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  NIGHTSPOTS

BEING CONTINUED Black Jesus and the Floating Children
by AK Miller
2013-07-10

This article shared 2756 times since Wed Jul 10, 2013
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Though he can't exactly put his finger on why, fireworks have always made Joey a little sad. The flashes of light, streaks and designs that illuminate the night sky have never filled him with inspired awe. The streams of sulfur-scented smoke, however, have always given him a sense of lingering melancholy. He remembers being told to pick up the pieces of gun powder-scarred paper from his trailer's front lawn as a kid, but he always liked the way they smelled and never seemed to mind. Summer is his favorite time of year and he finds the sticky Midwest heat comforting, so that's not it. He isn't sensitive to noise and actually finds the crunching blasts of the crackling ones appealing. Without dwelling on it too much, he accepts that it is probably because of a deeper truth. He's personally just not had much in his life to celebrate.

Joey has spent the last nine months leading up to his twenty-first birthday working three jobs and saving every penny he earned. His birthday isn't for another month, but he couldn't take watching his mother drink her life away any longer. The dying-farm-town-Indiana life was beginning to crush him, just like it had the dreams of most everyone he knew. His sister got her high school diploma a few weeks ago and was gone within hours without saying where or goodbye. Joey paid a couple months' rent on his mother's rusted mobile home, packed up his few things and caught a bus to Chicago. He left a note saying that he was sorry to break her heart, but he had to leave to save his own. He wrote that he always would love her. He felt bad about not saying goodbye in person, but couldn't bear the thought of her crying and begging another man to stay when she knew that he wouldn't.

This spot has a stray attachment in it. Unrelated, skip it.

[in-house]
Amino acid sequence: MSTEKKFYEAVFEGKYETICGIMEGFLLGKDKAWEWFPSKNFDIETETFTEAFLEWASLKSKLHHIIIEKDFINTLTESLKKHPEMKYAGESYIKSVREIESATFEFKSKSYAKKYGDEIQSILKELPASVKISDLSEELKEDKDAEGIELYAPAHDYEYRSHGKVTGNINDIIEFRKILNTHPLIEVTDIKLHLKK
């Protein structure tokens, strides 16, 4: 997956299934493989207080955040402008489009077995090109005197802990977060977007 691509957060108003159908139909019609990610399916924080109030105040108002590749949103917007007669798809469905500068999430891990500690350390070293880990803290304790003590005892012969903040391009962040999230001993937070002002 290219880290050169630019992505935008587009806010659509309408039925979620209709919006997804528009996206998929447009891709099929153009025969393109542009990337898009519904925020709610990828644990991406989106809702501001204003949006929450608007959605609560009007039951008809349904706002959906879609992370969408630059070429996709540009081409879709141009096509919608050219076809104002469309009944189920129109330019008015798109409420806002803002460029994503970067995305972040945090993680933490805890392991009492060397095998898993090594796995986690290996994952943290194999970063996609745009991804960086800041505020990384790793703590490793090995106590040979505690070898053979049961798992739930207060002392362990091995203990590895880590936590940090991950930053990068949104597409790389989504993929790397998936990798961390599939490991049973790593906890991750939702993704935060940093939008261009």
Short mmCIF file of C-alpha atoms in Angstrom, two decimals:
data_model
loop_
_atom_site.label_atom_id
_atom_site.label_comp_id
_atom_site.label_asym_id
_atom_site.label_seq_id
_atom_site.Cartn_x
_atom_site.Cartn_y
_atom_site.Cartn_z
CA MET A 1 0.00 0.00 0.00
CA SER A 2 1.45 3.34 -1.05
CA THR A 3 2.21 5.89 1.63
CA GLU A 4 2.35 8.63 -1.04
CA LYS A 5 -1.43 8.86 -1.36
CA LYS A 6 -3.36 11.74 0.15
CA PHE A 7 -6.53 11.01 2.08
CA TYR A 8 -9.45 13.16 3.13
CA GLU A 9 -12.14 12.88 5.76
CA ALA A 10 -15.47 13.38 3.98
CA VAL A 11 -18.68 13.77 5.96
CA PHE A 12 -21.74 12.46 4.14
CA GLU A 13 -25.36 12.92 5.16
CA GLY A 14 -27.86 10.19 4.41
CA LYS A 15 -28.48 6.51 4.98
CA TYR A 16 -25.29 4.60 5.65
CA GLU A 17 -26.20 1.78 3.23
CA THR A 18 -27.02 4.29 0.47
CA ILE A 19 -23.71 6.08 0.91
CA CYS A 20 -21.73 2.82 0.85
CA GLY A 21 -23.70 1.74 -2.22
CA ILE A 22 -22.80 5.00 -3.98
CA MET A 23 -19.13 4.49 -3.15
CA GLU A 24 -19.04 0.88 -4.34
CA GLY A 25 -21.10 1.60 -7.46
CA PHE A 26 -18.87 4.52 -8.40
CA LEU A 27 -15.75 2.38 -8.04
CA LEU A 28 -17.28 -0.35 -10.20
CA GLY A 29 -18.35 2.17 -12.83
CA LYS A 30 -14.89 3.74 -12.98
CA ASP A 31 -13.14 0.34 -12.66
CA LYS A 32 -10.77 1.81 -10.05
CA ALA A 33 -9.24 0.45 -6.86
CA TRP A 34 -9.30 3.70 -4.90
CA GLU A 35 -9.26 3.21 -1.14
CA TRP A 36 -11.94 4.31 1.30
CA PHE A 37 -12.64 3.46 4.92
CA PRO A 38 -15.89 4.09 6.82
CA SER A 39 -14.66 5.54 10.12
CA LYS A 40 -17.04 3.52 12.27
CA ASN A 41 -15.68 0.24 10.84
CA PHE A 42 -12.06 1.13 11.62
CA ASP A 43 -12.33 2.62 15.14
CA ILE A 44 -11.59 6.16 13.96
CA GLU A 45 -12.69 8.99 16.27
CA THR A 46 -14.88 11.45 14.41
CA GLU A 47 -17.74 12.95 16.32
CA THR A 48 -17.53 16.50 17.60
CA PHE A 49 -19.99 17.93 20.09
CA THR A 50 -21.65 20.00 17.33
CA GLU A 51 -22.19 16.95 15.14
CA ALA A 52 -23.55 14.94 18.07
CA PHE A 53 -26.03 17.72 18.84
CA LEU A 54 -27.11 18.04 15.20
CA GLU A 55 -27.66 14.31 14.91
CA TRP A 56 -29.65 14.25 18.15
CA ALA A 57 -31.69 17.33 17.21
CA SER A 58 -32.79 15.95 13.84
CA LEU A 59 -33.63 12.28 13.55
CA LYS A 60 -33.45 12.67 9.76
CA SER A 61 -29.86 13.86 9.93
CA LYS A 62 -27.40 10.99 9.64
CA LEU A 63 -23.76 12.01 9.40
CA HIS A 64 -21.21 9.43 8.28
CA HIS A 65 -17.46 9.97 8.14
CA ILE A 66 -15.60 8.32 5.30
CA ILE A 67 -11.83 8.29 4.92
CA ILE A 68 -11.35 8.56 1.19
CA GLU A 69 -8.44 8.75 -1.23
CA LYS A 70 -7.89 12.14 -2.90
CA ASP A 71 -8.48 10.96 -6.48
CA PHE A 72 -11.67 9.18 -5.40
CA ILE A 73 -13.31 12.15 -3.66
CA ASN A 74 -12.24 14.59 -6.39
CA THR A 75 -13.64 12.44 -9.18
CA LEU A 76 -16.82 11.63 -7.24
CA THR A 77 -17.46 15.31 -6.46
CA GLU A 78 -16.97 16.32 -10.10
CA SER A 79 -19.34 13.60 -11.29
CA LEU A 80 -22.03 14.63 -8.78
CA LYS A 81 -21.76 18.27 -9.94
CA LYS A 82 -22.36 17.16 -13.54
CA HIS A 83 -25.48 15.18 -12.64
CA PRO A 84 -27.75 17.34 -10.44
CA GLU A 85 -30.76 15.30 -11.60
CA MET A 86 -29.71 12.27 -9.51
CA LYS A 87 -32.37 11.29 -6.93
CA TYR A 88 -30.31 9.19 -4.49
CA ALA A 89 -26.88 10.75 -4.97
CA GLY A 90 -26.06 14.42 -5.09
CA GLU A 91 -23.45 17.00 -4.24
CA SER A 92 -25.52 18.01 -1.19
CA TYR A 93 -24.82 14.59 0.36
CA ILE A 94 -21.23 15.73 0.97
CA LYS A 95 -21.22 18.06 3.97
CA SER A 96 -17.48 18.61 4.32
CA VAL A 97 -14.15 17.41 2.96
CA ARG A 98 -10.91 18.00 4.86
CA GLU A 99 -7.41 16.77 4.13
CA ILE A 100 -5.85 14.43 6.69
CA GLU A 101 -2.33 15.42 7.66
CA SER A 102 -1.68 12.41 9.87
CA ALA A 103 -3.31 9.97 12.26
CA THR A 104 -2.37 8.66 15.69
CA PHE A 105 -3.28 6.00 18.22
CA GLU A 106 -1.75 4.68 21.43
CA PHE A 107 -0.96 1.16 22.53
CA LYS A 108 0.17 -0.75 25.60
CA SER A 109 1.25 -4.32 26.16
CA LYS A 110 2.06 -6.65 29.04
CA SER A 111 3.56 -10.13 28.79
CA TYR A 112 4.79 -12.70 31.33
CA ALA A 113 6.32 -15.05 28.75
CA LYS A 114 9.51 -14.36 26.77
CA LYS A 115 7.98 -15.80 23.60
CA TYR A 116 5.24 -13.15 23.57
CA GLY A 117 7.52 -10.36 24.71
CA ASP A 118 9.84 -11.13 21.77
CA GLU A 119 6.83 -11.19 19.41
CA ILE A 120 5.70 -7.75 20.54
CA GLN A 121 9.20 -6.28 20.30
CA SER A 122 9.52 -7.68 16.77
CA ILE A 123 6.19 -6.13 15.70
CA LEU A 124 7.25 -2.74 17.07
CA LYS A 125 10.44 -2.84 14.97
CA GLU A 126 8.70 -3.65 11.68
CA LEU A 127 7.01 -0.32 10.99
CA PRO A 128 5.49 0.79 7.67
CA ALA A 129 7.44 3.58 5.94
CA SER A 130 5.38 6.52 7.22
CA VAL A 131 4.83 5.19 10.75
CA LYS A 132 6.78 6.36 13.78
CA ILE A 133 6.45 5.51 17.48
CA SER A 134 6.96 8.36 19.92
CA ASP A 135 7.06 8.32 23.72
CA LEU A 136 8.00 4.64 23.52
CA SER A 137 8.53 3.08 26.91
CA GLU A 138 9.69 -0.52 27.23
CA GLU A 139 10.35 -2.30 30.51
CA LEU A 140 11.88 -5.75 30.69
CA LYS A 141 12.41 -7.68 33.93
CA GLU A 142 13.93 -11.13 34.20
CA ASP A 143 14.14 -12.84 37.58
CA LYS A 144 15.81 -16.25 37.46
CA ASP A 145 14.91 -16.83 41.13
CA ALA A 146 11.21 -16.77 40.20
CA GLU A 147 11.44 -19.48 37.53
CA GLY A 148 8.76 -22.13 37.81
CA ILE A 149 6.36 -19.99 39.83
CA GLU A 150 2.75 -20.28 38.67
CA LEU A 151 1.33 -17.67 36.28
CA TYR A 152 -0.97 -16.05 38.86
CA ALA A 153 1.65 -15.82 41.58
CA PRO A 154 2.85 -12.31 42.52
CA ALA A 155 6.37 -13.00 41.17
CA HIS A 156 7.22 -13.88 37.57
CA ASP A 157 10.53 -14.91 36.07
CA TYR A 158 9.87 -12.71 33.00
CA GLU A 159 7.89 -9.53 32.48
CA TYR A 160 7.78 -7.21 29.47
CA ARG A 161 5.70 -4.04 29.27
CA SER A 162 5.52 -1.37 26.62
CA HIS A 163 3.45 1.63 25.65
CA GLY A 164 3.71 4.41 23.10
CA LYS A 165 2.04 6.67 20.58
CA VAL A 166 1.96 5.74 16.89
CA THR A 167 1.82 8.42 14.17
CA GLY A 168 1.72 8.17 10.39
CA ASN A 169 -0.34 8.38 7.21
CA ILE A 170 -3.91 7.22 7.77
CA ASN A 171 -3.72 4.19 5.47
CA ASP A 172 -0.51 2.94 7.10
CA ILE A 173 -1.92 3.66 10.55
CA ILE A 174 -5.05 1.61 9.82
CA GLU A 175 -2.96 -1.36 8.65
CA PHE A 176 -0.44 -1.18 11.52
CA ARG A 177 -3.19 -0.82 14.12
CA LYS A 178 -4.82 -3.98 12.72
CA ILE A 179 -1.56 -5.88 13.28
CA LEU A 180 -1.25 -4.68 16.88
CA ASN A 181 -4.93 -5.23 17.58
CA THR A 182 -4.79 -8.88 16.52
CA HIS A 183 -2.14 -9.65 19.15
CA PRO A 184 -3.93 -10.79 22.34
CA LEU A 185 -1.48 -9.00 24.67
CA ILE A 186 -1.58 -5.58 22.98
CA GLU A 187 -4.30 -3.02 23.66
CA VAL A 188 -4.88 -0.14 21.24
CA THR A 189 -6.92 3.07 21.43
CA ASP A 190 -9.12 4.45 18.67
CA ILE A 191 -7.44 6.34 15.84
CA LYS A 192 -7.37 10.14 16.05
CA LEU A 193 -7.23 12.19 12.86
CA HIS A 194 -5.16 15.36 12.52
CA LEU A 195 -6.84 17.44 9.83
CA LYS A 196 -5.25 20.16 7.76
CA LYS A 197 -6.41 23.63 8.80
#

This year Joey is spending the 4th of July unpacking. On his first afternoon in Chicago he found a small, one-windowed studio in a five-story walk-up in Uptown. It was owned by a nice, older woman who waived the deposit if he agreed to mow the front lawn. She also agreed to let him move in that same day. She had a good feeling about him, she said; he looked like one of the floating children. Joey wasn't sure what she meant, but gratefully smiled and nodded. He had only two large duffels and a backpack. No furniture besides a few pieces that were left in the basement by past tenants that he was allowed to salvage. After bringing in his few things, he pried open the one large window to see his view, something he hadn't thought of doing until then. His view was of an old bank with a fading mural that took up its entire east side. In the center of the mural was a black man, very clearly Jesus, with a fading halo and palms facing up and out. Jesus was surrounded by children falling—no, floating—around him. They weren't angels; they didn't have wings and wore street clothes. They were just mysteriously suspended with smiles on their faces and a complete joy about them. The echo of the Chicago sunset began to glow behind the bank and matched the pinks and blues of the old mural. A drug store rocket screeched past the mural and exploded in front of one of the children, a boy, who looked an awful lot like Joey. The boy was looking up and pointing at the sky, as if to heaven. Joey stared at the boy as the sky grew dark and began to fill with sparks and whistles. Tears began to roll from Joey's face. He had a reason to celebrate and enough signs to know he would be okay.


This article shared 2756 times since Wed Jul 10, 2013
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